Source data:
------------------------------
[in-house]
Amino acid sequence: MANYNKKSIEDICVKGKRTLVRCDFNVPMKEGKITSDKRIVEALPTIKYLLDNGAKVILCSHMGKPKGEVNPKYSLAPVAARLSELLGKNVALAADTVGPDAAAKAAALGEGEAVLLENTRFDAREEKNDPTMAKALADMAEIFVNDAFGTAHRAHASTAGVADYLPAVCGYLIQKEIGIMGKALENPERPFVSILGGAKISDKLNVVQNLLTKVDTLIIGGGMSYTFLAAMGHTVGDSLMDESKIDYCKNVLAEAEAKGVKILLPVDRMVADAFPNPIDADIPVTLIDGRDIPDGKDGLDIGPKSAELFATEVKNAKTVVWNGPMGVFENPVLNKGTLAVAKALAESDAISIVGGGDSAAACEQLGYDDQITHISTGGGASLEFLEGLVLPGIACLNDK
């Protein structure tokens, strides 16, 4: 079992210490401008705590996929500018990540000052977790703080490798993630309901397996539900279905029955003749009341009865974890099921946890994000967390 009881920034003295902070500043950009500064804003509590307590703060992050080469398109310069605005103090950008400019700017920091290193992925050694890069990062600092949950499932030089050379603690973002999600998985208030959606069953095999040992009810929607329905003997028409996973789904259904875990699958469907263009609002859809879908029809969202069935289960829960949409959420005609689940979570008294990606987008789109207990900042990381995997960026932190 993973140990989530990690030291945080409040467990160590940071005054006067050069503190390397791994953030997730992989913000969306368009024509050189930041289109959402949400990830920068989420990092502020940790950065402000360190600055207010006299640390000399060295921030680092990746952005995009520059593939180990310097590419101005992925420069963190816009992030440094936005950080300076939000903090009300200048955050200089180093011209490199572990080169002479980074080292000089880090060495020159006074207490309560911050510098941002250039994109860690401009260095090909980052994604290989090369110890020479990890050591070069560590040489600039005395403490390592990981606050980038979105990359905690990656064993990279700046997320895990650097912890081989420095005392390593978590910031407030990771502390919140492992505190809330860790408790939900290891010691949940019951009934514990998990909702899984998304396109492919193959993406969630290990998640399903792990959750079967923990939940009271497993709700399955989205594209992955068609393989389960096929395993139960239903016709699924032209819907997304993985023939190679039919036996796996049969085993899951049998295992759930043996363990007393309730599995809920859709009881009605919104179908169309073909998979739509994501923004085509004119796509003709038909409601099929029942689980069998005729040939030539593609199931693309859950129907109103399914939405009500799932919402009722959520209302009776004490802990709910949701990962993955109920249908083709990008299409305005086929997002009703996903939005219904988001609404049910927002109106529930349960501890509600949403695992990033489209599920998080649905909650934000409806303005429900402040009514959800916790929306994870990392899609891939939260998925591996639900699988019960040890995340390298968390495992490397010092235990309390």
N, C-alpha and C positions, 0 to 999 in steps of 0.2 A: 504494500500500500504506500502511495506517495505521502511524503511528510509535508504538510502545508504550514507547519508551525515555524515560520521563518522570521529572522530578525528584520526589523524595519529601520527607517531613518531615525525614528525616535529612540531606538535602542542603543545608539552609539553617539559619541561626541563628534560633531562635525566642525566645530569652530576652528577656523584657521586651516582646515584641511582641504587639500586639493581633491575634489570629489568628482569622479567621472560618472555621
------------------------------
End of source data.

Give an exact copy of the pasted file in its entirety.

[in-house]
Amino acid sequence: MANYNKKSIEDICVKGKRTLVRCDFNVPMKEGKITSDKRIVEALPTIKYLLDNGAKVILCSHMGKPKGEVNPKYSLAPVAARLSELLGKNVALAADTVGPDAAAKAAALGEGEAVLLENTRFDAREEKNDPTMAKALADMAEIFVNDAFGTAHRAHASTAGVADYLPAVCGYLIQKEIGIMGKALENPERPFVSILGGAKISDKLNVVQNLLTKVDTLIIGGGMSYTFLAAMGHTVGDSLMDESKIDYCKNVLAEAEAKGVKILLPVDRMVADAFPNPIDADIPVTLIDGRDIPDGKDGLDIGPKSAELFATEVKNAKTVVWNGPMGVFENPVLNKGTLAVAKALAESDAISIVGGGDSAAACEQLGYDDQITHISTGGGASLEFLEGLVLPGIACLNDK
């Protein structure tokens, strides 16, 4: 079992210490401008705590996929500018990540000052977790703080490798993630309901397996539900279905029955003749009341009865974890099921946890994000967390 009881920034003295902070500043950009500064804003509590307590703060992050080469398109310069605005103090950008400019700017920091290193992925050694890069990062600092949950499932030089050379603690973002999600998985208030959606069953095999040992009810929607329905003997028409996973789904259904875990699958469907263009609002859809879908029809969202069935289960829960949409959420005609689940979570008294990606987008789109207990900042990381995997960026932190 993973140990989530990690030291945080409040467990160590940071005054006067050069503190390397791994953030997730992989913000969306368009024509050189930041289109959402949400990830920068989420990092502020940790950065402000360190600055207010006299640390000399060295921030680092990746952005995009520059593939180990310097590419101005992925420069963190816009992030440094936005950080300076939000903090009300200048955050200089180093011209490199572990080169002479980074080292000089880090060495020159006074207490309560911050510098941002250039994109860690401009260095090909980052994604290989090369110890020479990890050591070069560590040489600039005395403490390592990981606050980038979105990359905690990656064993990279700046997320895990650097912890081989420095005392390593978590910031407030990771502390919140492992505190809330860790408790939900290891010691949940019951009934514990998990909702899984998304396109492919193959993406969630290990998640399903792990959750079967923990939940009271497993709700399955989205594209992955068609393989389960096929395993139960239903016709699924032209819907997304993985023939190679039919036996796996049969085993899951049998295992759930043996363990007393309730599995809920859709009881009605919104179908169309073909998979739509994501923004085509004119796509003709038909409601099929029942689980069998005729040939030539593609199931693309859950129907109103399914939405009500799932919402009722959520209302009776004490802990709910949701990962993955109920249908083709990008299409305005086929997002009703996903939005219904988001609404049910927002109106529930349960501890509600949403695992990033489209599920998080649905909650934000409806303005429900402040009514959800916790929306994870990392899609891939939260998925591996639900699988019960040890995340390298968390495992490397010092235990309390």
N, C-alpha and C positions, 0 to 999 in steps of 0.2 A: 504494500500500500504506500502511495506517495505521502511524503511528510509535508504538510502545508504550514507547519508551525515555524515560520521563518522570521529572522530578525528584520526589523524595519529601520527607517531613518531615525525614528525616535529612540531606538535602542542603543545608539552609539553617539559619541561626541563628534560633531562635525566642525566645530569652530576652528577656523584657521586651516582646515584641511582641504587639500586639493581633491575634489570629489568628482569622479567621472560618472555621